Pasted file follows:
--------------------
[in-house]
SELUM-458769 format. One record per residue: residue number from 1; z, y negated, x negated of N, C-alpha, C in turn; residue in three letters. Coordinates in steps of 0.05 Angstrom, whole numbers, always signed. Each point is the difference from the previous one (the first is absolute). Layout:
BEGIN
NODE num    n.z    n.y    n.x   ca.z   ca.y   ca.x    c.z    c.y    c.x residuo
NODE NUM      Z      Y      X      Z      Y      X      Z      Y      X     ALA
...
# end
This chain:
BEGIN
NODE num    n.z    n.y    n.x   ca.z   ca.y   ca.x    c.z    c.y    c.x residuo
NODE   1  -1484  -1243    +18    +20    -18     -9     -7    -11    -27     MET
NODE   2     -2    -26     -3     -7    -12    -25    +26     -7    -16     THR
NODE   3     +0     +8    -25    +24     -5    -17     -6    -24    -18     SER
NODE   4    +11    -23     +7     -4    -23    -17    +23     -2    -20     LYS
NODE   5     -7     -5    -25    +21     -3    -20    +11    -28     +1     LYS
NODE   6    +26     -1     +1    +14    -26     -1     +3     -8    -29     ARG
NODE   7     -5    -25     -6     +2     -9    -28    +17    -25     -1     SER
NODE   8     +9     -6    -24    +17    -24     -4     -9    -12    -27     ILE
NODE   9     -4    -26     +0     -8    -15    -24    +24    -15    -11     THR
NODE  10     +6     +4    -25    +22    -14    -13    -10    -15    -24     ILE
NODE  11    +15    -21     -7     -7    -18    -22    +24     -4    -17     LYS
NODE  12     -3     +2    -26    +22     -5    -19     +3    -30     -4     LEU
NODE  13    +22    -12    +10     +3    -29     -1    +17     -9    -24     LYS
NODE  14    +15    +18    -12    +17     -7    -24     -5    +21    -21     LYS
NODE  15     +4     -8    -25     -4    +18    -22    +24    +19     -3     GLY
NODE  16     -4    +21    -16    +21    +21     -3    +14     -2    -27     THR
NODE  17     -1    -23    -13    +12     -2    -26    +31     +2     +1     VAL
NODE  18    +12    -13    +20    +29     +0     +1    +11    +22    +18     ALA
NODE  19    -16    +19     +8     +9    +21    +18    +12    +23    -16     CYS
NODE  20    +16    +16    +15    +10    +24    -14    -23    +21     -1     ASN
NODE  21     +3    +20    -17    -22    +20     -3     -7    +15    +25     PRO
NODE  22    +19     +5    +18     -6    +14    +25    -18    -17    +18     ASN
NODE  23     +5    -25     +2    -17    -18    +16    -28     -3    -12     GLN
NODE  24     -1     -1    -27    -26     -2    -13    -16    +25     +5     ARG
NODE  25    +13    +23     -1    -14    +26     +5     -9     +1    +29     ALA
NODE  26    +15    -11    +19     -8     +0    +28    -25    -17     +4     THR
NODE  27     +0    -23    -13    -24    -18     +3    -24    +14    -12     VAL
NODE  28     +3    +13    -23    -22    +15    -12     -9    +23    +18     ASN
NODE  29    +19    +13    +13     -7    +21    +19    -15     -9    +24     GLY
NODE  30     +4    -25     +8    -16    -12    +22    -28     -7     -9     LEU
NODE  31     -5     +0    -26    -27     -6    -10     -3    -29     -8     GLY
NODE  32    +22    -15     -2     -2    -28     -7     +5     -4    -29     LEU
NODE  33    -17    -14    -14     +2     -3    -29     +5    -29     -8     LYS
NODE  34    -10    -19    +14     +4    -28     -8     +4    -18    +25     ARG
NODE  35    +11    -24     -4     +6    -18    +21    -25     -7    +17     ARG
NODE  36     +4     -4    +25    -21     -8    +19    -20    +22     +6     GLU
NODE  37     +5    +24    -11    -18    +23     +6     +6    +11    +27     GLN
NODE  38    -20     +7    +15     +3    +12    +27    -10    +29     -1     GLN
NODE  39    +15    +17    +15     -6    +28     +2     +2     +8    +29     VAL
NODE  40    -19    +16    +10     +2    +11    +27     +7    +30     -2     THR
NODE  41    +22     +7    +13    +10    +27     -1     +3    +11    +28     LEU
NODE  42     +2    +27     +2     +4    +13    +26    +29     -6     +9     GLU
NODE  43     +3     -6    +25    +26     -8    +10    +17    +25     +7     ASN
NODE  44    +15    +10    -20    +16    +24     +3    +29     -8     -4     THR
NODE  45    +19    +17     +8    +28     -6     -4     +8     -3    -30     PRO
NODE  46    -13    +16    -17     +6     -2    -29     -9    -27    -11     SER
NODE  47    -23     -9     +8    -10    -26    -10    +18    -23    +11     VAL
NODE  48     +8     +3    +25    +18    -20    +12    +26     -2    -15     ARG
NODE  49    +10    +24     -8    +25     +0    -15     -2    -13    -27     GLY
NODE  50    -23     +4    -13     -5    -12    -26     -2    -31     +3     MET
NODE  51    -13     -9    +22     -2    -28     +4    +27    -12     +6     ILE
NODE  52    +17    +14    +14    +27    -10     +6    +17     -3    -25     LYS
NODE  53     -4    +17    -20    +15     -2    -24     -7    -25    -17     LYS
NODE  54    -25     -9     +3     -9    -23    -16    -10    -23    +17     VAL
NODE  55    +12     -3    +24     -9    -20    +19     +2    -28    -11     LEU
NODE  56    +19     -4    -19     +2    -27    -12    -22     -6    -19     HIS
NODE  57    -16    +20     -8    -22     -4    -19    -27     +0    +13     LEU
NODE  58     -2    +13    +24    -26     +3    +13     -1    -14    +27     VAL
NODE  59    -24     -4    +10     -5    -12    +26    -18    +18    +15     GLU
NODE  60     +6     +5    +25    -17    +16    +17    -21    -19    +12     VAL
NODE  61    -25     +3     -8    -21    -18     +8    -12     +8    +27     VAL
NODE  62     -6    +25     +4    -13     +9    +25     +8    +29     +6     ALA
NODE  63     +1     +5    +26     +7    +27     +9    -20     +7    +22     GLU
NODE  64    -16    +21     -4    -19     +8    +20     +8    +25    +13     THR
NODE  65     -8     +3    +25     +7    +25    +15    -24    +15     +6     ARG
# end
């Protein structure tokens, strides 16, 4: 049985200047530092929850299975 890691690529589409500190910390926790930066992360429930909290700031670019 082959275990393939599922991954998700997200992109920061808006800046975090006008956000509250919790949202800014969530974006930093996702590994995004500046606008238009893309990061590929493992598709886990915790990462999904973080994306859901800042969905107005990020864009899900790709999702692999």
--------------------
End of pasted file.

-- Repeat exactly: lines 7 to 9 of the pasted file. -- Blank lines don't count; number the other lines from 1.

# end
This chain:
BEGIN